Or simply use a dipole for an antenna in HFTA and multiply (natural
units) the resulting pattern by the free space pattern (in dBd or
dBi-2,14) of the actual yagi being used.
Yes, I agree the result will be very similar to what you get with
HFTA+closest to actual standard antenna.
[mailto:firstname.lastname@example.org] En nombre de Ian White GM3SEK
Enviado el: martes, 25 de abril de 2006 9:53
Asunto: Re: [TowerTalk] Vertical Pattern of a yagi
>EZNEC does display the pattern in free space, but it also gives the
>pattern over ground (of any characteristics) at any height, but only
>for flat ground. EZNEC cannot handle arbitrary terrains. For this you
>need HFTA. However HFTA cannot handle arbitrary antenna designs. HFTA
>works with single half wave elements or multiples thereof (2, 3, 4,
>etc... element yagis, or stacks).
>So you need both.
The most important factors in shaping your vertical pattern are the
antenna height, stacking (if you use it), and YOUR terrain profile.
Unless you live on flat terrain, you will need HFTA.
Compared with height, stacking and terrain, the free-space vertical
pattern of any particular yagi design has a relatively minor effect. Of
course there are many *other* important differences between individual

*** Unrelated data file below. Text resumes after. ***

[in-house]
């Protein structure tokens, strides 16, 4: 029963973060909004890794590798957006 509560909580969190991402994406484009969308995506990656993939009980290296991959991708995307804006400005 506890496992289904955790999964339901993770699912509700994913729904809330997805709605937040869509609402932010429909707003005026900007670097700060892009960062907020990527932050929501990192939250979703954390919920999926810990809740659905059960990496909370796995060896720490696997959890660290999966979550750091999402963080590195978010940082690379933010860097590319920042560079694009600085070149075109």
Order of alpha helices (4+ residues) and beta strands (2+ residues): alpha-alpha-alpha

yagi designs; but in any practical installation, the shape of the yagi's
own free-space vertical pattern is almost completely overridden by the
much bigger shaping effects of height, stacking and terrain.
All that HFTA needs to include is a gradual narrowing of the free-space
vertical pattern with increasing gain, number of elements and boom
length. This needs nothing more than a limited menu of "generic"
antennas, with pre-defined "generic" vertical patterns. Simply pick the
one that best matches your number of elements and boom length.
If anyone is worried about the effects of the specific antenna design,
try running HFTA with the next-larger and the next-smaller generic
antennas. Alternatively, try running EZNEC with a range of yagi designs,
all at the same height over NEC's default flat terrain. In all cases,
you will find that the individual yagi design makes very little
difference to the vertical pattern, because the big picture is almost
completely dominated by height, stacking and terrain.
73 from Ian GM3SEK _______________________________________________
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